Fighting terror necessary for South Asian growth: PC
Dealing with the security concerns of South Asia collectively would lead to greater connectivity and accelerated progress of the region, said Union Home Minister P Chidambaram. Varghese K George reports from Pakistan. India, Pak need to defeat terror together: Qureshi | 'It's a good beginning'world Updated: Jun 26, 2010 20:36 IST
Dealing with the security concerns of South Asia collectively would lead to greater connectivity and accelerated progress of the region, said Union Home Minister P Chidambaram.
Addressing the SAARC home minister’s conference in Pakistani capital, Chidambaram pointed out that other regional associations in East and South-East Asia have achieved better growth rates and connectivity than the South Asian region. “As minister of interior/home affairs, we have a responsibility in ensuring that regional cooperation in meeting the challenges posed by terrorism, arms smuggling, fake currency, drug and human trafficking would create an environment conducive to greater connectivity, accelerated progress and development in the region,” the minister said.
Enhancing police cooperation and intelligence sharing is also on the agenda of the conference. The home minister is also pressing for the ratification by Pakistan, Afghanistan and Nepal of the SAARC Mutual Legal Assistance agreement on criminal matters. The agreement was reached at the SAARC Summit in Colombo in 2008. The treaty’s coming into effect will facilitate extradition of criminals wanted in another SAARC country. The conference is deliberating upon deregulating the visa regime in the SAARC region.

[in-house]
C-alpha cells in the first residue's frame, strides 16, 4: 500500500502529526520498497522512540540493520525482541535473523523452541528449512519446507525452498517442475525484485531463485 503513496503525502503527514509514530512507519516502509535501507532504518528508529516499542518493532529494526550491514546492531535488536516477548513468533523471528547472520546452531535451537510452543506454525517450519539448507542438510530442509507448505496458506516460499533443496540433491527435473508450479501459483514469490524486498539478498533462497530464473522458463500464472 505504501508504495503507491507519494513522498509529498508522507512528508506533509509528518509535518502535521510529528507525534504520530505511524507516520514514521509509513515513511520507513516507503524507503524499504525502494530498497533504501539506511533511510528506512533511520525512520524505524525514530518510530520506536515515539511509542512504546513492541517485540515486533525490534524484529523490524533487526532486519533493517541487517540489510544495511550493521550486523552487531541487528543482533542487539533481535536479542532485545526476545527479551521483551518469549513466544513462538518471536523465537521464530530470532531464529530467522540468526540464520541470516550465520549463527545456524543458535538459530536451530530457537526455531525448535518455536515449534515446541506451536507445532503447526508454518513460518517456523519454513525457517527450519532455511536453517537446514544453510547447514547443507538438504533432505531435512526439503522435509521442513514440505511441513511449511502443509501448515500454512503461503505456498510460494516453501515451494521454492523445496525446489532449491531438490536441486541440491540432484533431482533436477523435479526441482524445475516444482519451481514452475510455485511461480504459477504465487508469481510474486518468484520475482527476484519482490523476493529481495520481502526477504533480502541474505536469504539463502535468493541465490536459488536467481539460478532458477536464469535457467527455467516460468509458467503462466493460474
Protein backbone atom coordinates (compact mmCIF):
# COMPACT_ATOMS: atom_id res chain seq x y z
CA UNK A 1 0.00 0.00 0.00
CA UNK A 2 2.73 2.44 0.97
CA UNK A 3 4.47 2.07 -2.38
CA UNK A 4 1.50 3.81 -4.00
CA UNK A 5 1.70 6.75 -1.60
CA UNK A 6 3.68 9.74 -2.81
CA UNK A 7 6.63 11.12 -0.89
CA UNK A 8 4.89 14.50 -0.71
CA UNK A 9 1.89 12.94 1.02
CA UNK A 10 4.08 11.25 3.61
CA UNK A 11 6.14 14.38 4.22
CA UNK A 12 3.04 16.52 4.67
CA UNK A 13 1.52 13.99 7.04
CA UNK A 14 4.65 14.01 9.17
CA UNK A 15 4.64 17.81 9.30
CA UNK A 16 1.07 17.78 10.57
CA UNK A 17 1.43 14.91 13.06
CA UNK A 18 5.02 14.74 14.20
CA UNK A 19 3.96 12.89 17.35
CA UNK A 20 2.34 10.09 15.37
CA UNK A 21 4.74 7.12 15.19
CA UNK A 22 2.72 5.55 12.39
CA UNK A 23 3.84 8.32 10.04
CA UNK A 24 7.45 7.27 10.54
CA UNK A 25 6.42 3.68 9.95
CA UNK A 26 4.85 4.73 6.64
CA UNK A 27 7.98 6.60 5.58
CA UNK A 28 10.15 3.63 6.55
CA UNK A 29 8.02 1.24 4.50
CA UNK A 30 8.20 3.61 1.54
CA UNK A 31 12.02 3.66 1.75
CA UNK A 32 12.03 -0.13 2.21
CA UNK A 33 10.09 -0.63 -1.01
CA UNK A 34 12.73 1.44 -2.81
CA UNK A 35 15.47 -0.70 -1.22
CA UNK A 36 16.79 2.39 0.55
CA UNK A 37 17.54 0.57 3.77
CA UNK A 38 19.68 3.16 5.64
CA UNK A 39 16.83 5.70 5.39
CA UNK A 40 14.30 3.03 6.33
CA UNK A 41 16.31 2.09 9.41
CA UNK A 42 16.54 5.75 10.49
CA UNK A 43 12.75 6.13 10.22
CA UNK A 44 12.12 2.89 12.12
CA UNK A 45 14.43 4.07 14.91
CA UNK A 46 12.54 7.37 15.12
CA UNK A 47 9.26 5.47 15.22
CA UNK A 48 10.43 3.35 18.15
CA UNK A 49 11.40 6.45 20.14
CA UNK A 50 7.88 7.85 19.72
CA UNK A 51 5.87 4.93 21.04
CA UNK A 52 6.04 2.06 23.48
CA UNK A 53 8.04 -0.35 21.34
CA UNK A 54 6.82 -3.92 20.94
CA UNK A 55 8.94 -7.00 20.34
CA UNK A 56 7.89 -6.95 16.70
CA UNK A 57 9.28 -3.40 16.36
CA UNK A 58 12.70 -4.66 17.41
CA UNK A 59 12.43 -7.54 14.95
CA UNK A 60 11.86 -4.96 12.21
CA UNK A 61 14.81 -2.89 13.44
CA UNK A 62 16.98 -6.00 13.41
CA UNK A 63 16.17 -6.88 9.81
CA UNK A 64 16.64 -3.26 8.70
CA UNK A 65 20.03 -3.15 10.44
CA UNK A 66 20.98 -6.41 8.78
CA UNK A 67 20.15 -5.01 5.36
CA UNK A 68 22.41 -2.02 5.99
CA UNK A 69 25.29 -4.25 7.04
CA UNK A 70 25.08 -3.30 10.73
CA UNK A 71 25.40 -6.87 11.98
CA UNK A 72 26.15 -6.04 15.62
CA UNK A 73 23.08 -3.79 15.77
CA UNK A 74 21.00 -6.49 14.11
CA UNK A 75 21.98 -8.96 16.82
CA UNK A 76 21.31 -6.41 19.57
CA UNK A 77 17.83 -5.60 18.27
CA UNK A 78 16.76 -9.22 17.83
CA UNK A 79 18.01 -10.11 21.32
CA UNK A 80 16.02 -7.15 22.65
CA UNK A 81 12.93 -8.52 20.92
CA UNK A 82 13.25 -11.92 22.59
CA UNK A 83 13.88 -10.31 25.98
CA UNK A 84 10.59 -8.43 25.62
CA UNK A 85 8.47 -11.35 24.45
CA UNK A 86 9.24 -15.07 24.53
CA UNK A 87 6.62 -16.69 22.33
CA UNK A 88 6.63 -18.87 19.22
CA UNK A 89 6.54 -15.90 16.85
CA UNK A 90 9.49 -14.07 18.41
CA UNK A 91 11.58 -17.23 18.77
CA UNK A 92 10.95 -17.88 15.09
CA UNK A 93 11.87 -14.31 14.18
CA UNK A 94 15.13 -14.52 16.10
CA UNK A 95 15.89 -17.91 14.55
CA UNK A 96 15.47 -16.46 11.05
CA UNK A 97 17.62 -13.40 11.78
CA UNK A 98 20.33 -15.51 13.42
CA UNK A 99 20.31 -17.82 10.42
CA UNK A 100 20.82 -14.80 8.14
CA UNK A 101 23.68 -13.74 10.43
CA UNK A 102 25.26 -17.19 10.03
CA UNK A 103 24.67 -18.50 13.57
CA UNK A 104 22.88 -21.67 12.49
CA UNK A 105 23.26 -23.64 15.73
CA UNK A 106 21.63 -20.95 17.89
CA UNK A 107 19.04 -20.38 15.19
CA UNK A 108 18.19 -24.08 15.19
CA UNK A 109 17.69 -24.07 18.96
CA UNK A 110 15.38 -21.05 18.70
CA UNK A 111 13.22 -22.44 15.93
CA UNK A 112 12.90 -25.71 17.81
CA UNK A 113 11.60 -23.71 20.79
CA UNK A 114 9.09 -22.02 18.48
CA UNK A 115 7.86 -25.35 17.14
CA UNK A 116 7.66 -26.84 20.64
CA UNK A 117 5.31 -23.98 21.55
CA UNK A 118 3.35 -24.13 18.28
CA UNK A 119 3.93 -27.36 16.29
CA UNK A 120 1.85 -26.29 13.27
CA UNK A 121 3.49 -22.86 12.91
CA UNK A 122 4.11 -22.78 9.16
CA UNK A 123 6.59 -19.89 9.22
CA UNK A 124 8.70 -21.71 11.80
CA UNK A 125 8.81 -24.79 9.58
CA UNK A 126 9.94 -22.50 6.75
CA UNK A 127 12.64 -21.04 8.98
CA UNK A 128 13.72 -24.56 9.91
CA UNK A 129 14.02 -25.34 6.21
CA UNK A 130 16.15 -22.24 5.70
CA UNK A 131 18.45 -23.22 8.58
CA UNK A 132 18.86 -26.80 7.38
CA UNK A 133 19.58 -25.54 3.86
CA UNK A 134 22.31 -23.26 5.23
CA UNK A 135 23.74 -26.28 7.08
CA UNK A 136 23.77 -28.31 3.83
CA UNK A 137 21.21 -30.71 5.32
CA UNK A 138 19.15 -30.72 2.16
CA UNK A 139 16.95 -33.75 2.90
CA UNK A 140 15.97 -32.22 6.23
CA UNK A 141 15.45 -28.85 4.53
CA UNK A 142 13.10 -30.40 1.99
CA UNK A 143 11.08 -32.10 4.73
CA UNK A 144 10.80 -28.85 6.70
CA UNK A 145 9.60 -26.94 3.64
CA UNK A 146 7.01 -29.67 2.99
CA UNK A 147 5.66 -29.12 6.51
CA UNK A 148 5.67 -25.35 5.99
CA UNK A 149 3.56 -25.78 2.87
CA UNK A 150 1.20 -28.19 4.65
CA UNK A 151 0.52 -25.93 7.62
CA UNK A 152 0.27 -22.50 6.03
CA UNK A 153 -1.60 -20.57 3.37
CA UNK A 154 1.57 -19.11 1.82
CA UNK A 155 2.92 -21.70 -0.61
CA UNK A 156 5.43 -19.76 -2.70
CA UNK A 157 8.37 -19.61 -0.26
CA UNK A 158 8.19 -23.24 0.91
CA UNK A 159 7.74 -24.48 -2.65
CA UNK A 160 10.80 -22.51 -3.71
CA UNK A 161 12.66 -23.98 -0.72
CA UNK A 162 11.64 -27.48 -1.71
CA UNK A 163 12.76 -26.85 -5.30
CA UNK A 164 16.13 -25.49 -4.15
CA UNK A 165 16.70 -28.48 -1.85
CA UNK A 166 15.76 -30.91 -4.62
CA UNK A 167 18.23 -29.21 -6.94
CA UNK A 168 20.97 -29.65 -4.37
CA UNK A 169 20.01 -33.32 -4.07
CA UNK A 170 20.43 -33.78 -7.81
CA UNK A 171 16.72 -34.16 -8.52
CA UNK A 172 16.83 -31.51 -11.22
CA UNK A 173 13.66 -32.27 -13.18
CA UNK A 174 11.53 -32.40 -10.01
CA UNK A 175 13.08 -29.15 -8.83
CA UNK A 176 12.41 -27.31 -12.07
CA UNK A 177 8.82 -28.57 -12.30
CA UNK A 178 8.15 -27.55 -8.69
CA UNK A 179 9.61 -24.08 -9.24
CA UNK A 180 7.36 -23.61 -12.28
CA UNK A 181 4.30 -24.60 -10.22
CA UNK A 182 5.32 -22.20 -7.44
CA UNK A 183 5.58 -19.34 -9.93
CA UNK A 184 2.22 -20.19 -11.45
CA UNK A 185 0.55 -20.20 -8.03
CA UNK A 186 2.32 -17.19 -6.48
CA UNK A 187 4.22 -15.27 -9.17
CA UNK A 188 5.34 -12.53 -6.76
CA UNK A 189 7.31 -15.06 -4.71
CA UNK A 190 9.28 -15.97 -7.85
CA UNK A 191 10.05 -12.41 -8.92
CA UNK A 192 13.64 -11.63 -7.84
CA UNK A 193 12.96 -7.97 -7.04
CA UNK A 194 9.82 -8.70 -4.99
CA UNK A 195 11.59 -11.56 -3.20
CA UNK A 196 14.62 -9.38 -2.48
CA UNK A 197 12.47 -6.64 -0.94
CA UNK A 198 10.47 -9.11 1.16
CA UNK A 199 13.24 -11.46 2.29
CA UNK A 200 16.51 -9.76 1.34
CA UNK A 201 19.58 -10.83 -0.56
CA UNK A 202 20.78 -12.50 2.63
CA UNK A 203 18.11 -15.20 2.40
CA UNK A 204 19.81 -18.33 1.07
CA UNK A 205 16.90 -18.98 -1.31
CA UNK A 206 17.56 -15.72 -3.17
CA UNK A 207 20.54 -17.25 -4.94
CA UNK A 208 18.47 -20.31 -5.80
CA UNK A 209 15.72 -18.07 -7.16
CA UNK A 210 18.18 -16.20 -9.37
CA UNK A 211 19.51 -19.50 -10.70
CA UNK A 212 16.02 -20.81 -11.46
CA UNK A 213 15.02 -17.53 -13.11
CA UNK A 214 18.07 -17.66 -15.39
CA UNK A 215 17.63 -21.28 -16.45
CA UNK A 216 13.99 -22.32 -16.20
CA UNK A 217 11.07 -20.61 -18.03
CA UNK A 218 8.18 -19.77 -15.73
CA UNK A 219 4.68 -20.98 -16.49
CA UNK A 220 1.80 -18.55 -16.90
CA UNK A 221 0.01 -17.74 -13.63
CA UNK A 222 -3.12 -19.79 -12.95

Any forward movement on any of the issues on the agenda would depend on how India and Pakistan mutually agrees upon them. SAARC visa issues are essentially caught in disputes between India and Pakistan. Chiefs of intelligence bureaus of India and Pakistan met on the sidelines of the conference to trash out details of some thorny issues.
Pak goofs up India flag
The Indian national flag was kept upside down in the room where Union home minister P Chidambaram met his Pakistani counterpart Rahman Malik on Friday evening. After Indian channels ran big with the goof-up, Chidambaram said “it was a mistake,” and “we should not make much of it.” “In the beginning, the flag was upside down. By the time the delegation meeting started, the mistake was corrected,” the home minister said. Apparently, the home minister himself flipped the flag to its right.